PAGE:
Louise Littler is one of our outstanding emergency vets.

In the early part of her career, while working in mixed practice, Louise felt as though she was on a never-ending treadmill. Lacking motivation and passion, she questioned her career choice.

Struggling to find her way, Louise made the brave decision to quit — even though she had bills to pay and no job to go to.

It was, in retrospect, the best career decision she’s ever made.

In this heartfelt and wonderfully-written testimony, Louise explains how taking on a job in out-of-hours emergency reinvigorated her passion for veterinary medicine.

Aged 26, I was exactly where I wanted to be.

Earning a wage, working with some great people in a mixed practice with good facilities and nice clients. At home, I had a decent house, a loving fiancé and a supportive family.

So why was I not happy?

It crossed my mind that I might be being ungrateful or entitled. But having grown up in a single parent home with a mum who worked hard to make ends meet, I felt that was unlikely.

Perhaps I was just lazy or lacking motivation? Maybe my reluctance to get out of bed in the morning was a manifestation of some inherent indolence? Surely, I was the only person who wakes up most mornings at 7 am and spends 30 minutes thinking of ways to call in sick before abandoning the idea and rushing to work?

Louise quit her job at a mixed practice after becoming bored with the routine
An image of two Cutting Edge vets treating a brown dog in our Glasgow hospital. Image for Vets Now article on veterinary graduate advice

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When life feels like one never-ending treadmill and each consultation, surgery and interaction with the boss becomes something to merely ‘get through’. When each working day ends later than planned, lunch breaks are fleeting, and nights are spent either on call or mentally replaying the days’ toughest moments on loop, perspective can be hard to find.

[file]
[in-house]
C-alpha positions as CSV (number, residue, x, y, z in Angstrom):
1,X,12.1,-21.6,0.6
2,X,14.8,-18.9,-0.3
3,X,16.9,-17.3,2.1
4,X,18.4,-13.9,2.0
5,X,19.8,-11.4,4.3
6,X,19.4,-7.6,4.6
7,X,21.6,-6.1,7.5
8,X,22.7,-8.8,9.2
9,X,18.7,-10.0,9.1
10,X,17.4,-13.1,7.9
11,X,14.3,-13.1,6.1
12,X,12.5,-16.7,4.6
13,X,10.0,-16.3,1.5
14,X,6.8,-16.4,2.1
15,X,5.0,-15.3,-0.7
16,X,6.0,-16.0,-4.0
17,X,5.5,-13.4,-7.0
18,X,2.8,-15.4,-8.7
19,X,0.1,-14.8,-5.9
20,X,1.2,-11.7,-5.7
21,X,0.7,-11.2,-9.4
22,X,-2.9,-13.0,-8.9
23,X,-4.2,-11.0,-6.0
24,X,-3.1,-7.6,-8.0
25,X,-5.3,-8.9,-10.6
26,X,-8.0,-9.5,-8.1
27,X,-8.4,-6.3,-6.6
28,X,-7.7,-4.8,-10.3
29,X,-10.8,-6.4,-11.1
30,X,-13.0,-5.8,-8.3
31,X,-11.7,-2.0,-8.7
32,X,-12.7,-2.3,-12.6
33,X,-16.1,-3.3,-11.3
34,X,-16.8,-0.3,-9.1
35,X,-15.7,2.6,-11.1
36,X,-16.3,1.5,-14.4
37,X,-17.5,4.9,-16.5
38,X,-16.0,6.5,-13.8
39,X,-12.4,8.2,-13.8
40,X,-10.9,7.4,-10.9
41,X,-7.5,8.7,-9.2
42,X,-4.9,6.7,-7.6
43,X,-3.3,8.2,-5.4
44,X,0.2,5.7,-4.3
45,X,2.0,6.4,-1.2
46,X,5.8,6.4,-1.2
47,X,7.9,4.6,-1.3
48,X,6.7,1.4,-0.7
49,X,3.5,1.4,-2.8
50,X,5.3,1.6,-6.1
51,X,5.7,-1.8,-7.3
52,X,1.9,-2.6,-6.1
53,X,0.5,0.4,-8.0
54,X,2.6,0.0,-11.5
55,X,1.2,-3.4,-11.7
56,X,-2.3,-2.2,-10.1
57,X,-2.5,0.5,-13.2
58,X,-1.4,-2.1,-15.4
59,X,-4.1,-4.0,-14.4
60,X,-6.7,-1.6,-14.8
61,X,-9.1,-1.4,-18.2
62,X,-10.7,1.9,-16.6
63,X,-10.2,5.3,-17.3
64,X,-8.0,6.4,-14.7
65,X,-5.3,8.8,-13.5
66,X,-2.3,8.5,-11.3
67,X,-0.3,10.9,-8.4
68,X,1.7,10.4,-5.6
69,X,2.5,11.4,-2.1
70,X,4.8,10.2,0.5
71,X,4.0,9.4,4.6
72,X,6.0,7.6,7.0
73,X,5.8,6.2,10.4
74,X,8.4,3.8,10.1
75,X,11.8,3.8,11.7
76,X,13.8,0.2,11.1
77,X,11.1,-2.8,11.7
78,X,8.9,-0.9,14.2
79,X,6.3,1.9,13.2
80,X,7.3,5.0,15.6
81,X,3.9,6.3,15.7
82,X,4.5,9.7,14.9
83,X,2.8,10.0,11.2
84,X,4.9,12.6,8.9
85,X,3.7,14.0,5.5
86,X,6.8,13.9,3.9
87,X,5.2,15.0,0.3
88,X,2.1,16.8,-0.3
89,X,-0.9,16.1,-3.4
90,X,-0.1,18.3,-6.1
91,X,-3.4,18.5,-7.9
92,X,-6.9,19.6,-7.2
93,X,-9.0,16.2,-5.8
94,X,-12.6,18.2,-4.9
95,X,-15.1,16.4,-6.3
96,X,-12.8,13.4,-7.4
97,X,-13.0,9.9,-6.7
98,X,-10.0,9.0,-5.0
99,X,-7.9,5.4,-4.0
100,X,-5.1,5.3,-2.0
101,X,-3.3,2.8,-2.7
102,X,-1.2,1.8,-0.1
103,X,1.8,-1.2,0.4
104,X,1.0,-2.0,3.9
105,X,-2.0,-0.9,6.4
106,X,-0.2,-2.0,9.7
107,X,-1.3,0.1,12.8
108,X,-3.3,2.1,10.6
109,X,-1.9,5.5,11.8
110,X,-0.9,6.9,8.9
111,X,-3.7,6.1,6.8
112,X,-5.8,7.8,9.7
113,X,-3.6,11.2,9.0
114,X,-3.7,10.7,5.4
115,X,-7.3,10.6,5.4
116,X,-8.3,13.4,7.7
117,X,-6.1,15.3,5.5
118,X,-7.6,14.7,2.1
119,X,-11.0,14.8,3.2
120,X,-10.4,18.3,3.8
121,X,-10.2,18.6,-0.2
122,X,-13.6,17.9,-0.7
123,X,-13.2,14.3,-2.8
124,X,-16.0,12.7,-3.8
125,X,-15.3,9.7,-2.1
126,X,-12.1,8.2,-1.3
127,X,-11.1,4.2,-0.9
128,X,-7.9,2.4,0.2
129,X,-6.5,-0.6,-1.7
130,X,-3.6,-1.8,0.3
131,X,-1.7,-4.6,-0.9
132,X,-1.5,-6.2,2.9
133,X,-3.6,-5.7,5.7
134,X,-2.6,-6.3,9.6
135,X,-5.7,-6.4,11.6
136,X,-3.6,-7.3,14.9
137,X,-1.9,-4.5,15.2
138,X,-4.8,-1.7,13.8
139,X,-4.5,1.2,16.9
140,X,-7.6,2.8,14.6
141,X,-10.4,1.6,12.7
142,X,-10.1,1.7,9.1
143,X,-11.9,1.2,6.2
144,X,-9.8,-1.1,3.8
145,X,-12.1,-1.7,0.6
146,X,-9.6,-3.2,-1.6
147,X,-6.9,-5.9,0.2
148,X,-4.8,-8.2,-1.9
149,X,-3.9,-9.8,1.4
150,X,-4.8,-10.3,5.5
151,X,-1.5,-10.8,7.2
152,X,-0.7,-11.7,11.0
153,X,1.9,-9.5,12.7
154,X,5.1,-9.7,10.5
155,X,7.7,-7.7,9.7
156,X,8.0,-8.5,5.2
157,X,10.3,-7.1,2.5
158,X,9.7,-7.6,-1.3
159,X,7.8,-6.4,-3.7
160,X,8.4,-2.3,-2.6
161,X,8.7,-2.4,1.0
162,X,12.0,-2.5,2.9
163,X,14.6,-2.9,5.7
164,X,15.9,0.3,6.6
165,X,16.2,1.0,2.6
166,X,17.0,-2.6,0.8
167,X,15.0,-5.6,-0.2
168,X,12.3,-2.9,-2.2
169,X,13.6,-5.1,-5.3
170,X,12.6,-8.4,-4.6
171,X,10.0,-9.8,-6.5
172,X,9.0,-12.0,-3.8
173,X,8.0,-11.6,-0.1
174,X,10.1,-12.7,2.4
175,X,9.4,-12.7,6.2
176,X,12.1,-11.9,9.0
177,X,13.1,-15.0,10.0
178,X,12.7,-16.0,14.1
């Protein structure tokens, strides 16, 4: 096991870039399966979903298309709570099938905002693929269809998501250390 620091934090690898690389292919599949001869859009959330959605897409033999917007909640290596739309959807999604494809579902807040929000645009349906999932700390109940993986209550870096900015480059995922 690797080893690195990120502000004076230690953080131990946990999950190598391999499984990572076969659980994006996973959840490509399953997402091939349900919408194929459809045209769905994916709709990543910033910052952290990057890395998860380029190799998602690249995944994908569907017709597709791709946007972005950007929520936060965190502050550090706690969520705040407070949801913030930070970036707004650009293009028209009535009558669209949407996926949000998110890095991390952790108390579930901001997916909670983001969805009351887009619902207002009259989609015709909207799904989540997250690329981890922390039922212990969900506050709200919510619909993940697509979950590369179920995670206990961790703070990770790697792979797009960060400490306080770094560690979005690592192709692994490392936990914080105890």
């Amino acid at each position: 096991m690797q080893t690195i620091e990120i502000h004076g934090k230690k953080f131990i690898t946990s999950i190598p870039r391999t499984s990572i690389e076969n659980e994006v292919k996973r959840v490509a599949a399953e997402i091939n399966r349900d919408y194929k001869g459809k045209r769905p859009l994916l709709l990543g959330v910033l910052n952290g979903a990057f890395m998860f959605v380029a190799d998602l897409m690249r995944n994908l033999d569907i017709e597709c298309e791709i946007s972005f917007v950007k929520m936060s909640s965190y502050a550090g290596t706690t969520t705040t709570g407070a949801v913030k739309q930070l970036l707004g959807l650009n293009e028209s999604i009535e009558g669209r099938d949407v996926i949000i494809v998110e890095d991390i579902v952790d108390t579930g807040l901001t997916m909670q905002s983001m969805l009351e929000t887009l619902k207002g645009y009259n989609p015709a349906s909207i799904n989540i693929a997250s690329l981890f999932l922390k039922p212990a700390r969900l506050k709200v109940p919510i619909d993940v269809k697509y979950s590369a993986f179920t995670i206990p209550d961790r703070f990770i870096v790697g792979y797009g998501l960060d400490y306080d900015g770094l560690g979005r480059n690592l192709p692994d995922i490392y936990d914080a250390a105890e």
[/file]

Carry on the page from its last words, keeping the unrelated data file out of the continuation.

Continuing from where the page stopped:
In hindsight, it’s clear now that I was both exhausted and bored. I was not giving my time freely, I was having it begrudgingly taken from me. I lacked a passion deep enough to motivate me, inspire me and drive me to excel.

When I pictured the future, five or 10 years down the line, battling through each day, I was terrified, this was not what I wanted. But I had no idea what to do.

So, I quit.

After one particularly tough night on call, where I’d attended a difficult calving on a remote farm with a verbally abusive and intimidating client, I decided I’d had enough. I handed in my notice without any idea of what would come next. Despite not knowing where my next pay cheque would come from or how I would pay my bills.

I felt relieved.

I won’t lie, the next two months working my notice were tough, trying to justify the decision to friends and family outside of the vet world (those in it, got it). ‘But you’ve worked so hard’, ‘It’s a great job’…

Ultimately, I felt more at ease with uncertainty, than the certainty of unhappiness.

The next chapter in my veterinary career began a month or two later with a job advert for a sole charge out-of-hours position in Liverpool.

On paper, I’d have been foolish to go for it. A gruelling 14-night on 14-night off schedule. Working alone with minimal backup just 18 months qualified, an hour commute each way. I must have been crazy. But somehow it just felt right.

Working nights allows Louise to easily fit her family life around a successful career